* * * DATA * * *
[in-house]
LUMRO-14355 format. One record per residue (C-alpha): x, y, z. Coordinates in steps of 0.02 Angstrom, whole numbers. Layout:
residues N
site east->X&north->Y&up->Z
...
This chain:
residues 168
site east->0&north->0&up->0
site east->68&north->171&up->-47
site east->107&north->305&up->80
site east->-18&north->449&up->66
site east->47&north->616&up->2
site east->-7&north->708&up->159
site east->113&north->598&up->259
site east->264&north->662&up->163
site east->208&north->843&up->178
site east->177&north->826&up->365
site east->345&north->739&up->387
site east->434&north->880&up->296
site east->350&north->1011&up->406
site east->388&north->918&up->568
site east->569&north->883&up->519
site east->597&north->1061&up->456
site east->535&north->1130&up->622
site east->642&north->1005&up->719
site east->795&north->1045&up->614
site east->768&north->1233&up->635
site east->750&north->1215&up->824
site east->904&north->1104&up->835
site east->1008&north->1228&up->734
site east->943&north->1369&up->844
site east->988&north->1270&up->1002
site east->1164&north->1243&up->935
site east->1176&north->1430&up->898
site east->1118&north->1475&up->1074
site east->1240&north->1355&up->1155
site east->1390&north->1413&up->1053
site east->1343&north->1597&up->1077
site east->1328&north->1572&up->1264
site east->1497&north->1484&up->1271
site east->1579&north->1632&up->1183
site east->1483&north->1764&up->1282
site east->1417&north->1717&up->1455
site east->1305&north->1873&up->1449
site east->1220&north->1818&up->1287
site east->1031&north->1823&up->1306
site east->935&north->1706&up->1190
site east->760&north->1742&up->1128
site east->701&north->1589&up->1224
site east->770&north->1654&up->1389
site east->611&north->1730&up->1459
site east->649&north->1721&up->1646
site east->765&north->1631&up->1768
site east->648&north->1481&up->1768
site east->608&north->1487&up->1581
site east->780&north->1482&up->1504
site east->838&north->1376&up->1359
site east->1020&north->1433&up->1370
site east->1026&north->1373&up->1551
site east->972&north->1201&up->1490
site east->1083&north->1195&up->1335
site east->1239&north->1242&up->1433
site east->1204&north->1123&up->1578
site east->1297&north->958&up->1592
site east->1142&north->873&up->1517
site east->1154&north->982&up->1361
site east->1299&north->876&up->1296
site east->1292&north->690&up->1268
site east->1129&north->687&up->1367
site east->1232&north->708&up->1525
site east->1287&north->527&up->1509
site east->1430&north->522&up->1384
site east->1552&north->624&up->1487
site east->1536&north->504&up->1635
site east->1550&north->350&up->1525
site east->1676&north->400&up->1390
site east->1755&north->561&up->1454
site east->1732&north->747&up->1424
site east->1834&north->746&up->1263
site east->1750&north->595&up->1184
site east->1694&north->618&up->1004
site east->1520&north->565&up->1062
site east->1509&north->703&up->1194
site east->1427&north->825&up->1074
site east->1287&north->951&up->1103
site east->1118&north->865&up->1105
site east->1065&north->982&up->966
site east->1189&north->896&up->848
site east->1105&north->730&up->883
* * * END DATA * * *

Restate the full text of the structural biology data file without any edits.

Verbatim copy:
[in-house]
LUMRO-14355 format. One record per residue (C-alpha): x, y, z. Coordinates in steps of 0.02 Angstrom, whole numbers. Layout:
residues N
site east->X&north->Y&up->Z
...
This chain:
residues 168
site east->0&north->0&up->0
site east->68&north->171&up->-47
site east->107&north->305&up->80
site east->-18&north->449&up->66
site east->47&north->616&up->2
site east->-7&north->708&up->159
site east->113&north->598&up->259
site east->264&north->662&up->163
site east->208&north->843&up->178
site east->177&north->826&up->365
site east->345&north->739&up->387
site east->434&north->880&up->296
site east->350&north->1011&up->406
site east->388&north->918&up->568
site east->569&north->883&up->519
site east->597&north->1061&up->456
site east->535&north->1130&up->622
site east->642&north->1005&up->719
site east->795&north->1045&up->614
site east->768&north->1233&up->635
site east->750&north->1215&up->824
site east->904&north->1104&up->835
site east->1008&north->1228&up->734
site east->943&north->1369&up->844
site east->988&north->1270&up->1002
site east->1164&north->1243&up->935
site east->1176&north->1430&up->898
site east->1118&north->1475&up->1074
site east->1240&north->1355&up->1155
site east->1390&north->1413&up->1053
site east->1343&north->1597&up->1077
site east->1328&north->1572&up->1264
site east->1497&north->1484&up->1271
site east->1579&north->1632&up->1183
site east->1483&north->1764&up->1282
site east->1417&north->1717&up->1455
site east->1305&north->1873&up->1449
site east->1220&north->1818&up->1287
site east->1031&north->1823&up->1306
site east->935&north->1706&up->1190
site east->760&north->1742&up->1128
site east->701&north->1589&up->1224
site east->770&north->1654&up->1389
site east->611&north->1730&up->1459
site east->649&north->1721&up->1646
site east->765&north->1631&up->1768
site east->648&north->1481&up->1768
site east->608&north->1487&up->1581
site east->780&north->1482&up->1504
site east->838&north->1376&up->1359
site east->1020&north->1433&up->1370
site east->1026&north->1373&up->1551
site east->972&north->1201&up->1490
site east->1083&north->1195&up->1335
site east->1239&north->1242&up->1433
site east->1204&north->1123&up->1578
site east->1297&north->958&up->1592
site east->1142&north->873&up->1517
site east->1154&north->982&up->1361
site east->1299&north->876&up->1296
site east->1292&north->690&up->1268
site east->1129&north->687&up->1367
site east->1232&north->708&up->1525
site east->1287&north->527&up->1509
site east->1430&north->522&up->1384
site east->1552&north->624&up->1487
site east->1536&north->504&up->1635
site east->1550&north->350&up->1525
site east->1676&north->400&up->1390
site east->1755&north->561&up->1454
site east->1732&north->747&up->1424
site east->1834&north->746&up->1263
site east->1750&north->595&up->1184
site east->1694&north->618&up->1004
site east->1520&north->565&up->1062
site east->1509&north->703&up->1194
site east->1427&north->825&up->1074
site east->1287&north->951&up->1103
site east->1118&north->865&up->1105
site east->1065&north->982&up->966
site east->1189&north->896&up->848
site east->1105&north->730&up->883